The Bridge is a documentary that debuted In America on October 27, 2006. It is based on the suicide epidemic in America but focuses solely on the famous suicide spot, the Golden Gate Bridge. The bridge, which is located in San Francisco California, is nearly 1.7 miles in length.
The film crew shows us the happenings around the bridge during 2004. The crew intervened on several suicide attempts, but others were not so fortunate. Some suicide victims were not caught on camera at all, at those times you could see the coast guard, far below, searching for the bodies.
Some jumpers did exactly what they had intended to do all along; without warning and without hesitation. While others reluctantly climbed over the rail, only to change their minds. There were times during the year of filming where bystanders would interpose in a last minute attempt to save a poor lost soul, in these cases a police officer would appear and take the victim away in his cruiser. Leaving one wondering what became of them.
The most appealing case of suicide was when Gene Sprague first appeared on the bridge. He casually paced the bridge for nearly ninety-four minutes. Then he scaled the railing, sat down, then stood up, turned around, and slowly leaned backwards, landing into the water four seconds later.
We are introduced to some of Sprague’s relatives. They spoke of his depression and how he voiced his suicide wishes. They appeared to have some guilt because their attemps to save him were futile.
Suicide survivors were also interviewed, they spoke of how they attempted to end their life by jumping into the deep waters of the San Francisco Bay. Ken Baldwin dramatically told of his unsuccessful attempt to end his life, he went so far indepth to explain just exactly how he jumped, landed in the cold water, and how he was saved by a supreme being, which just happened to be a seal.
Will we continue to hear of other suicide victims surrounding the Golden Gate Bridge? Will California finally take the steps needed to install a suicide barrier net below the bridge to stop such heinous occurrences? Will this barrier help or will it be a waste of tax payers’s money?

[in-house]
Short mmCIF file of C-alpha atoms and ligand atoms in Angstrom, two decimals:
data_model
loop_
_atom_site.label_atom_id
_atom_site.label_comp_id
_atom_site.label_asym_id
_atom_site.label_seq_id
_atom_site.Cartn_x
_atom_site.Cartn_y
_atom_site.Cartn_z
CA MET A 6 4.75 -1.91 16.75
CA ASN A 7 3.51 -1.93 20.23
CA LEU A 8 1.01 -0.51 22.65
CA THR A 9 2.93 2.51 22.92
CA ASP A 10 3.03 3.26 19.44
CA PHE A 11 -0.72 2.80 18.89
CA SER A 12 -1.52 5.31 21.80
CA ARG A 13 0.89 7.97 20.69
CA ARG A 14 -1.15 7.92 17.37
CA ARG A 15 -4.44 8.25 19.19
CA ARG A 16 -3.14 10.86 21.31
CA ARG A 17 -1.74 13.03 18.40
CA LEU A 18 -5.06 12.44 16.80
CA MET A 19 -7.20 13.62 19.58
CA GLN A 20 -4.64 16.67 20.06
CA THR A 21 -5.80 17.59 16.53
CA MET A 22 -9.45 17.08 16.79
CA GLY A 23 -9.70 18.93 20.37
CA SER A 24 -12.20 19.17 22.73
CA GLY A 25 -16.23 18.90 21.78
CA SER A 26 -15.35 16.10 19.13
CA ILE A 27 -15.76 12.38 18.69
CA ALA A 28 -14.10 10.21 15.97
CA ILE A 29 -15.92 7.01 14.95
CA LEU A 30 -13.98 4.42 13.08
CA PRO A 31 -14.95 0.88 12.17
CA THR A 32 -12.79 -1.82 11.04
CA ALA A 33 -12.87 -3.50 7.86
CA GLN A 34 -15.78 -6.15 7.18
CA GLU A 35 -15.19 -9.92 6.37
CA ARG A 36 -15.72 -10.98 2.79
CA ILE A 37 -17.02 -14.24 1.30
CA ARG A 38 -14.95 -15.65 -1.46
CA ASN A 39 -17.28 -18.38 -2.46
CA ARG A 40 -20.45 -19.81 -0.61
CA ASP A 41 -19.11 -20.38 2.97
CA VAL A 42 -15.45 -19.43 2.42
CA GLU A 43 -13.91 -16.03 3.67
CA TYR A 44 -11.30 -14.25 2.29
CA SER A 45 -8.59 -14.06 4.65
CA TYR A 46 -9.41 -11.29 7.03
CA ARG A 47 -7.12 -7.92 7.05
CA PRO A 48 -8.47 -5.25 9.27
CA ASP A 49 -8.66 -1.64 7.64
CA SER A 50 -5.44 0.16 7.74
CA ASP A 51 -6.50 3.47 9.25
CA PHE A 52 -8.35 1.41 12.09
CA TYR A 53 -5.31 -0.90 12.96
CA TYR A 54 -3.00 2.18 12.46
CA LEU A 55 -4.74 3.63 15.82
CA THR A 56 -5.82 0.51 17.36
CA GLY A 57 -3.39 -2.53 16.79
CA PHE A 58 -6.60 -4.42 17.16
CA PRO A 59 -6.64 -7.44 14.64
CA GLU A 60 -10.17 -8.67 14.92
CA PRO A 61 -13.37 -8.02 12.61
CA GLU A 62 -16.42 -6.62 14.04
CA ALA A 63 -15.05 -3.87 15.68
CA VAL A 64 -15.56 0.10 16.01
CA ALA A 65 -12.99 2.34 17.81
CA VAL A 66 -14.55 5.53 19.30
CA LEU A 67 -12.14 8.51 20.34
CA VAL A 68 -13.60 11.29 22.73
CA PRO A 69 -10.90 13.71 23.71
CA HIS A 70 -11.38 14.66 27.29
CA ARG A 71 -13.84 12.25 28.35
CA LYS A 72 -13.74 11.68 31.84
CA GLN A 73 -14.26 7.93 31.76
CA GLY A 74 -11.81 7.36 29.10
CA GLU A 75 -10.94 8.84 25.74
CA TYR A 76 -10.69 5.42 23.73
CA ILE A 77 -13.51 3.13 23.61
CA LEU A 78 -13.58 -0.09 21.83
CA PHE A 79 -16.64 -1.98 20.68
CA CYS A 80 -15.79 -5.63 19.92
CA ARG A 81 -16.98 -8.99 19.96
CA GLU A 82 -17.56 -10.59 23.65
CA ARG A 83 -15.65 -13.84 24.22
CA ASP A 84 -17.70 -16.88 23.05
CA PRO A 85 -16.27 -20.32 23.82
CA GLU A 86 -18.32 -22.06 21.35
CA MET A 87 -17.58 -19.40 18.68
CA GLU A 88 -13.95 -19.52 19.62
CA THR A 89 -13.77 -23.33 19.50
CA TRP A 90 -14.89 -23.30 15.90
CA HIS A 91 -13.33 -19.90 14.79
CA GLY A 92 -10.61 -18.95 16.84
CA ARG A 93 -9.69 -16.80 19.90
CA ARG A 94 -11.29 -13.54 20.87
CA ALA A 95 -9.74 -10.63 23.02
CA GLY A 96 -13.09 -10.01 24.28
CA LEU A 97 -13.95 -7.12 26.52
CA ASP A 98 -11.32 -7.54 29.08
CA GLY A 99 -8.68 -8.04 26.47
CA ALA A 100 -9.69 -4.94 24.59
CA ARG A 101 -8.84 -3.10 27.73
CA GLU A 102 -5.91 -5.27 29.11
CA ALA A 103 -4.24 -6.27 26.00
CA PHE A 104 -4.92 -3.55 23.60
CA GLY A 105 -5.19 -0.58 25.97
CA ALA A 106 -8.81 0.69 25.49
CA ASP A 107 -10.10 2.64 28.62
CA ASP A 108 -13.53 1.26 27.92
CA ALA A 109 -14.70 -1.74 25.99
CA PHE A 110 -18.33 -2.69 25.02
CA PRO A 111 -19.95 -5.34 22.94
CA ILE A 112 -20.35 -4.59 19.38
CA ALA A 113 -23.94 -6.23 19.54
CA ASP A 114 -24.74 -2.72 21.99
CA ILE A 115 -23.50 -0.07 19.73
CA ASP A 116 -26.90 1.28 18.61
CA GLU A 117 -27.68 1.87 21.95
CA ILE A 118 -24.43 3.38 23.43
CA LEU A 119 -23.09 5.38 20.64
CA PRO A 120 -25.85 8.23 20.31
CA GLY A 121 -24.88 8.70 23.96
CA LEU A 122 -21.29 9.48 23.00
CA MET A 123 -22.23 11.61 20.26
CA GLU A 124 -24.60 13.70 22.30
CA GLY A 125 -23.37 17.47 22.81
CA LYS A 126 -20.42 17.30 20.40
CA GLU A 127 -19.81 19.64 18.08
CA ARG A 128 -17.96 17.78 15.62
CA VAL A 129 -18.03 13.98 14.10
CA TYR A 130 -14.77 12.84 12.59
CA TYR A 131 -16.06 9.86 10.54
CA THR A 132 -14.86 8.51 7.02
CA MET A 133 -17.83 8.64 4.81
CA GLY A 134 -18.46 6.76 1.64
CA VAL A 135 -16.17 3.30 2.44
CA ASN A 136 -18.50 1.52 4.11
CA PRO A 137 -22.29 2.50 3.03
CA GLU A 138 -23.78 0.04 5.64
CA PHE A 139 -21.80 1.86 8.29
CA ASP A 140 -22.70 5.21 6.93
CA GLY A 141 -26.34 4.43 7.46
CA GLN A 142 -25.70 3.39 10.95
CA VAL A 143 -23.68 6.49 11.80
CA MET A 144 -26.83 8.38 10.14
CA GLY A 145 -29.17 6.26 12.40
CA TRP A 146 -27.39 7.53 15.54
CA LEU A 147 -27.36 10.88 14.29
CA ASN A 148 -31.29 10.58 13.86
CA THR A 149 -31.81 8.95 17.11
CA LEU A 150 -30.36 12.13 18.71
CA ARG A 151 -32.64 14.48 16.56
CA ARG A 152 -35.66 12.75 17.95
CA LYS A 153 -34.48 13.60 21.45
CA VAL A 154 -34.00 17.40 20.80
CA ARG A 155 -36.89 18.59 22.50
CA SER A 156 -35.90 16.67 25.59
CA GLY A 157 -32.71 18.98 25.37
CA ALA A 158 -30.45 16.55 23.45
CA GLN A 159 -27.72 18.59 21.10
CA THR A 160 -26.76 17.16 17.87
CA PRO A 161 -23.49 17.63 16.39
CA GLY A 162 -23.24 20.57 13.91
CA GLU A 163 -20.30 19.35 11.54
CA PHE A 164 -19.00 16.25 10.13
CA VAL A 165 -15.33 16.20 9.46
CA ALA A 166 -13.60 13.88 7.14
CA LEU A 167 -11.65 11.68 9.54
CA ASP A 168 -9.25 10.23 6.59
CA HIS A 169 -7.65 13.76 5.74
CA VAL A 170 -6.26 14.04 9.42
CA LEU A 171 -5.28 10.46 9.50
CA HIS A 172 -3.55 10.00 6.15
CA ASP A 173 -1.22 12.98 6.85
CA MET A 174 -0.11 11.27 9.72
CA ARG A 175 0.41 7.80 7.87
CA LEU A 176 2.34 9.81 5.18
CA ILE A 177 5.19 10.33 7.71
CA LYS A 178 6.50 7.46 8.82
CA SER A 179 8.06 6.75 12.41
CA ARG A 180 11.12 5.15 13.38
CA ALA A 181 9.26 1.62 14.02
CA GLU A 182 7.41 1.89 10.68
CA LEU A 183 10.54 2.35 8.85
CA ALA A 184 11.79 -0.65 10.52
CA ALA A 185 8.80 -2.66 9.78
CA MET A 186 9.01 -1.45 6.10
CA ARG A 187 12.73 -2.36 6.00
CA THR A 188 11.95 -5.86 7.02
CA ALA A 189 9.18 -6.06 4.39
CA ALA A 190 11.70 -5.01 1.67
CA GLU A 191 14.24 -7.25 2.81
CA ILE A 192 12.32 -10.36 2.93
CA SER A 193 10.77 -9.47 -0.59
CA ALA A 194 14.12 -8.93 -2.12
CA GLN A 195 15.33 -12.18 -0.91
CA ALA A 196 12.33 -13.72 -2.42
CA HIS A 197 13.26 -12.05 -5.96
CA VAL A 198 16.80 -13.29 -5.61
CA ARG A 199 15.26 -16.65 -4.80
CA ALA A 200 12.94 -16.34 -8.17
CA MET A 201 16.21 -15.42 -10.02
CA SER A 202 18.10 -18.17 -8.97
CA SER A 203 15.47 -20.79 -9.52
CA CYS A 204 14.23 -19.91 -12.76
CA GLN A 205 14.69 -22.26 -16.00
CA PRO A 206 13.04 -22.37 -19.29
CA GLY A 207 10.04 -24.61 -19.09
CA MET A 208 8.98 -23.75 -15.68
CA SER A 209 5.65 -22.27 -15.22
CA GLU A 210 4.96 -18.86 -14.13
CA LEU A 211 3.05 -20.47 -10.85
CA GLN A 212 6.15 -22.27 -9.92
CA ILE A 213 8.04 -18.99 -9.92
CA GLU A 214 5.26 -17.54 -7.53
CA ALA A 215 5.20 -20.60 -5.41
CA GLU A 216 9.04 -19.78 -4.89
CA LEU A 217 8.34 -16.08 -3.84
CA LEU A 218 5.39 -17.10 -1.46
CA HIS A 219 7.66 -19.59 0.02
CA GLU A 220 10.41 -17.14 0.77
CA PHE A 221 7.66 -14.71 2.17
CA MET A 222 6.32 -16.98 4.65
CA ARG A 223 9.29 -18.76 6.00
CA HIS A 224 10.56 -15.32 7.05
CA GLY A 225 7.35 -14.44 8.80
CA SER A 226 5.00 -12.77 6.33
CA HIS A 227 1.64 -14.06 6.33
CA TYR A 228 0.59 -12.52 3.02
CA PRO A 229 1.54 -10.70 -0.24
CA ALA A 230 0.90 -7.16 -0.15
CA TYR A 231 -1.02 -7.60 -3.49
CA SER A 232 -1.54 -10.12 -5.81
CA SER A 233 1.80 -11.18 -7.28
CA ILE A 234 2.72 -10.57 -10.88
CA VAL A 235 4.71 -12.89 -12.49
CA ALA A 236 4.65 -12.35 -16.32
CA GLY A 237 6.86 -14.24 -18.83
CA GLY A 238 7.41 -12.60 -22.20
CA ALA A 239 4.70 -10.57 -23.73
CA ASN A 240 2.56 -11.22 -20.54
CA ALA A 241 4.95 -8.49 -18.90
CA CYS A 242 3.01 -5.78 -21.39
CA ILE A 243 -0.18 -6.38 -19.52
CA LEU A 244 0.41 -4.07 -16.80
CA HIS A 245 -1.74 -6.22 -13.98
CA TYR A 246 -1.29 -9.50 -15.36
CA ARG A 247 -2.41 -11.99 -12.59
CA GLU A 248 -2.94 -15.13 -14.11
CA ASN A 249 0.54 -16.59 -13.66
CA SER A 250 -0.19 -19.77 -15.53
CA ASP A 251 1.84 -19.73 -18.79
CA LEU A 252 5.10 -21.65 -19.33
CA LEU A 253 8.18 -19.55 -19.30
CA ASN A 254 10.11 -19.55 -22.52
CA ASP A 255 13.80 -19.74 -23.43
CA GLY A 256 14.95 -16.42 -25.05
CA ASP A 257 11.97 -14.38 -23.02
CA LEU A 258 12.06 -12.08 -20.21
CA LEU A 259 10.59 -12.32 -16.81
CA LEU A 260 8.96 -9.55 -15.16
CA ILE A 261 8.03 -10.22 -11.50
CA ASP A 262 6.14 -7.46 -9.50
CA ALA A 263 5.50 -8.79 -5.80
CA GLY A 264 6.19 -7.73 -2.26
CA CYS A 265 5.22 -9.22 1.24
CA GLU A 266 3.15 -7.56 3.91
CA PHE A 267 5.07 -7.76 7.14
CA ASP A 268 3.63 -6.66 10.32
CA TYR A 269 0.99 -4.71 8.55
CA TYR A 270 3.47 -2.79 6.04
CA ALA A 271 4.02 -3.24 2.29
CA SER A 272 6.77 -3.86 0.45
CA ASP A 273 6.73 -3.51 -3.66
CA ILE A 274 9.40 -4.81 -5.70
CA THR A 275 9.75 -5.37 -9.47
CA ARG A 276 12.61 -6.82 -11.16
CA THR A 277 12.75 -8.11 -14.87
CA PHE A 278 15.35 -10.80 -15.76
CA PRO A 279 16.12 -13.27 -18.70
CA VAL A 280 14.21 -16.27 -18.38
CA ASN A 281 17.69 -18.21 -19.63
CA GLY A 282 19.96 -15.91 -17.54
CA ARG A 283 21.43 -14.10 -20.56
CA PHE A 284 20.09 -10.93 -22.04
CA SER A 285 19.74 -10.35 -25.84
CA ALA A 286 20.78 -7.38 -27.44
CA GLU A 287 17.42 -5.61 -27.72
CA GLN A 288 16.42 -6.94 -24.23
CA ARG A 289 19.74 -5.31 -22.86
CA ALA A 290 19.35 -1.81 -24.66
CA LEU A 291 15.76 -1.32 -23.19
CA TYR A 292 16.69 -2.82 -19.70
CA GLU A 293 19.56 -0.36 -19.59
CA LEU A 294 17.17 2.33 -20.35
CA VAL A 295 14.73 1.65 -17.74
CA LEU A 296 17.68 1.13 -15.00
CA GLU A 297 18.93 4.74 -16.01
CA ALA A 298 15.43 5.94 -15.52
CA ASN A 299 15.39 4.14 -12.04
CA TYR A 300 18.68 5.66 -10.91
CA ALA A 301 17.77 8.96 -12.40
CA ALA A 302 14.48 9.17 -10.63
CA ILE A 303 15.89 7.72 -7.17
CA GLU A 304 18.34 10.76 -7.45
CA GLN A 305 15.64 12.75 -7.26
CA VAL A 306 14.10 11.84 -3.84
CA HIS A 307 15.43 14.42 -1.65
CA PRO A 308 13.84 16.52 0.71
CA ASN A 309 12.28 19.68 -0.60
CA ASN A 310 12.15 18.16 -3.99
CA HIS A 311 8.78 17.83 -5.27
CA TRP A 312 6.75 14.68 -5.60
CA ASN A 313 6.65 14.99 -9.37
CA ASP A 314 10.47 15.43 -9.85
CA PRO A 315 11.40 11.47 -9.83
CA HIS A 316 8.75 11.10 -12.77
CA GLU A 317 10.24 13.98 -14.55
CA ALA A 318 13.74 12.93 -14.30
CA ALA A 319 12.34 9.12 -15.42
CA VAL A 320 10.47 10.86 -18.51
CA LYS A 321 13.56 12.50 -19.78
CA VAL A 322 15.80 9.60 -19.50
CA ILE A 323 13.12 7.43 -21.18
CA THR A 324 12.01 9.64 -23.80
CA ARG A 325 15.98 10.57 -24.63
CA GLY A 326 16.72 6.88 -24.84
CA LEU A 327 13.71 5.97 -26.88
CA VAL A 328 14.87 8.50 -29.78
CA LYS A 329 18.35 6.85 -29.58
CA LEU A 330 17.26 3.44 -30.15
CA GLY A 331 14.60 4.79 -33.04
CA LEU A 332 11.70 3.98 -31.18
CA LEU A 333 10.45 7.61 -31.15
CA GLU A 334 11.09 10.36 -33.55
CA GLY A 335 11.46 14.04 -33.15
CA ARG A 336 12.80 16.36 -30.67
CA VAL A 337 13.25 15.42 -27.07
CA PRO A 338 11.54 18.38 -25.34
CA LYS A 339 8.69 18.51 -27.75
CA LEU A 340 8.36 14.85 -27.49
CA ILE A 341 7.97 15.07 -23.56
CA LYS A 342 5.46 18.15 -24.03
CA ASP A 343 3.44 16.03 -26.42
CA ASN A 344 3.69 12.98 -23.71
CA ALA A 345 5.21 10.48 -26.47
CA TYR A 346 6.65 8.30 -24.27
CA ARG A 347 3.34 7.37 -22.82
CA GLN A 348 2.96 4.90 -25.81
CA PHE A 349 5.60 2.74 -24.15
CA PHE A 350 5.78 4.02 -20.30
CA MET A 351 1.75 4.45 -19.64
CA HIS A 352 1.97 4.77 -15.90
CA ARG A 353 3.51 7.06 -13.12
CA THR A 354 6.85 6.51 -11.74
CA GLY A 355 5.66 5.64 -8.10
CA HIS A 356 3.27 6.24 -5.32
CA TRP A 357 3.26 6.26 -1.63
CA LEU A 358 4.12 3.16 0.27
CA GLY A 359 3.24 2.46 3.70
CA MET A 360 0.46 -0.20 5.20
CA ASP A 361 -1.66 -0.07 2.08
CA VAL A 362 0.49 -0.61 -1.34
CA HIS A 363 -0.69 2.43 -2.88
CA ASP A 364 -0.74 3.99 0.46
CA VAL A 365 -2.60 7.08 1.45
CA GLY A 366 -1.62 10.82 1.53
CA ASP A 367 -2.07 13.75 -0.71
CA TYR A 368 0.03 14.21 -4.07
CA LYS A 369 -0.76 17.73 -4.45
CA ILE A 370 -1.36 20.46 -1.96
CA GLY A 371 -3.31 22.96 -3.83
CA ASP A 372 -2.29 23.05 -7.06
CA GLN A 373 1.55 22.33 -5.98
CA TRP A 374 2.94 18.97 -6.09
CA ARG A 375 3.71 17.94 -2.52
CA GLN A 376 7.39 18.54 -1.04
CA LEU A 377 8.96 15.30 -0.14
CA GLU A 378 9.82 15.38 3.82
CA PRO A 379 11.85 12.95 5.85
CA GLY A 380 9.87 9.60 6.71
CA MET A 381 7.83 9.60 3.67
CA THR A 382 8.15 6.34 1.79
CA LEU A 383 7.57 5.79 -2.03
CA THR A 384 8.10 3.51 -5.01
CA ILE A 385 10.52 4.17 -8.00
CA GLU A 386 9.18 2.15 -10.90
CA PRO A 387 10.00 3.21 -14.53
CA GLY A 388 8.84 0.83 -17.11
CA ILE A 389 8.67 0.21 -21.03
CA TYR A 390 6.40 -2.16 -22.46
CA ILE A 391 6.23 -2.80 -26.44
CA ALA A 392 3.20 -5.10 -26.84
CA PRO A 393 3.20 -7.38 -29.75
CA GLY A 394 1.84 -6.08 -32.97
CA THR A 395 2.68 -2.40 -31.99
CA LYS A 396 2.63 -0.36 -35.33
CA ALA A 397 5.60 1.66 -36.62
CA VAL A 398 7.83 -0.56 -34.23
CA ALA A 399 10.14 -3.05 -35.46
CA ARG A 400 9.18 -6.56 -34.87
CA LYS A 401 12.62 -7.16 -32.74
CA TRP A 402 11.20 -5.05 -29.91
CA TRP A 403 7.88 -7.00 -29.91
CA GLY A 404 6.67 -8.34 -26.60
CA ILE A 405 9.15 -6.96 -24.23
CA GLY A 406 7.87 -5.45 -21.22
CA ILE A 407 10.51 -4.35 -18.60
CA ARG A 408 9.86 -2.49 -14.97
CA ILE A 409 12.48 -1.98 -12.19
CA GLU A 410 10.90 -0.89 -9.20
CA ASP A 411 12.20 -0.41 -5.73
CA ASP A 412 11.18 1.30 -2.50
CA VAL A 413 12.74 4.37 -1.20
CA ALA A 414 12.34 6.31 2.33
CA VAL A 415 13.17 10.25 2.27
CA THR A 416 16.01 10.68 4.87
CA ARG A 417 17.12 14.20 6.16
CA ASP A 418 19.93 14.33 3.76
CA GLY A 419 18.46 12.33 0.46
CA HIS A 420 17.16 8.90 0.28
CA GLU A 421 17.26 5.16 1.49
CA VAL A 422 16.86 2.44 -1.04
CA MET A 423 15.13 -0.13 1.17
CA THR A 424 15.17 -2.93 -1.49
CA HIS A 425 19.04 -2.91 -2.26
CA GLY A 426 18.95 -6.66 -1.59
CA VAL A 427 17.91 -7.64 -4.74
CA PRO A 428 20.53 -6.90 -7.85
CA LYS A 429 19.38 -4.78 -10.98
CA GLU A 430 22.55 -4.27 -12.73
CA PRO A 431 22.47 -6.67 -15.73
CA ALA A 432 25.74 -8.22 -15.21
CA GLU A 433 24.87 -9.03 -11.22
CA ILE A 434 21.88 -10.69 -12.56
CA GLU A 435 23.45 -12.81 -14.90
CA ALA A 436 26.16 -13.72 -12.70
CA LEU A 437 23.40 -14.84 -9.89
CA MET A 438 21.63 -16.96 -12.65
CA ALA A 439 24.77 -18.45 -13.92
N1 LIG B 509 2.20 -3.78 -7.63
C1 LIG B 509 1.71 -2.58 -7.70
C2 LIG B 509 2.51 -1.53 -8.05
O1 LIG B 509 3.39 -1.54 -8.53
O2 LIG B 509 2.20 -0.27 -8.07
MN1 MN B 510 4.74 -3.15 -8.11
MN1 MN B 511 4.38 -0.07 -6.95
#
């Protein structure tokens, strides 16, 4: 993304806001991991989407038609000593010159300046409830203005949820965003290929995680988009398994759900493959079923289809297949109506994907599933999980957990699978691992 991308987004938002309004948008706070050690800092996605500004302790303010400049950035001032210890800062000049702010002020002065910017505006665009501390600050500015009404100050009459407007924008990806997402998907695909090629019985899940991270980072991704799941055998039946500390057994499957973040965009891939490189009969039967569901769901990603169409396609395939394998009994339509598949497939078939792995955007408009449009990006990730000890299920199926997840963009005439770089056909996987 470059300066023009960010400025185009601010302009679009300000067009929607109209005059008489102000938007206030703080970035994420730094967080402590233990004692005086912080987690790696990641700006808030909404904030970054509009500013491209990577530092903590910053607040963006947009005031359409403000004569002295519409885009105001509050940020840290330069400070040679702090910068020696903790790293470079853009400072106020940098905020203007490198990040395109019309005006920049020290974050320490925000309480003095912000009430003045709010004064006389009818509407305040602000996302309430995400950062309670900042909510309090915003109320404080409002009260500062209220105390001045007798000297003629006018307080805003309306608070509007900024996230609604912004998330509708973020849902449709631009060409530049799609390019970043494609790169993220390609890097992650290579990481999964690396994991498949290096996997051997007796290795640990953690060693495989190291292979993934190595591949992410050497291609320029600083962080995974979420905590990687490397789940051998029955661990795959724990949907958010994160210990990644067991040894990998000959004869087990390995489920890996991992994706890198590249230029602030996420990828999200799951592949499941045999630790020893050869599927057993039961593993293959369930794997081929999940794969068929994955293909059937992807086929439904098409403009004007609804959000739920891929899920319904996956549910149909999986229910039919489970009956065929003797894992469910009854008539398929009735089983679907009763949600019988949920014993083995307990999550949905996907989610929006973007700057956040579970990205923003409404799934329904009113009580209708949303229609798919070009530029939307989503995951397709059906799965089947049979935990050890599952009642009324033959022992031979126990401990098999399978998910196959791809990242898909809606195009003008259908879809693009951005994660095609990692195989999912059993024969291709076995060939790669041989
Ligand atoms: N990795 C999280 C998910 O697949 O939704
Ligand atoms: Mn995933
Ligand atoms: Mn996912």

This documentary was filmed and produced in a way that showed the suicide victims and their families nothing but respect. It is hard to fathom the pain that one must feel when their body meets the cold water. At seventy-five miles an hour, you only have four seconds to consider what you have actually done, which is unimaginable. There have been instances where people have jumped over the Golden Gate Bridge in hopes to die but survive with injuries and once they physically heal they will go jump again and succeed the second time around.
This is not a film that one can easily watch without feeling remorse, fear, sadness, and despair. Most people are afraid to allow themselves to experience those feelings. If you are one of those people, do not watch this film, because it is very sad indeed. This is a reality that everyone must face at some point in their life.
I really enjoyed this refreshing but bleak take on suicide. It really allows you the opportunity to see what one goes through before they take the final step to end their life. This is a very intriguing topic that needs to be explored more often. I’m glad that the producer, Eric Steel, gave us this once in a lifetime opportunity to see these true life and heart breaking occurrences. This film is very dark but it was done with much taste. It deserves an 8.5 out of 10.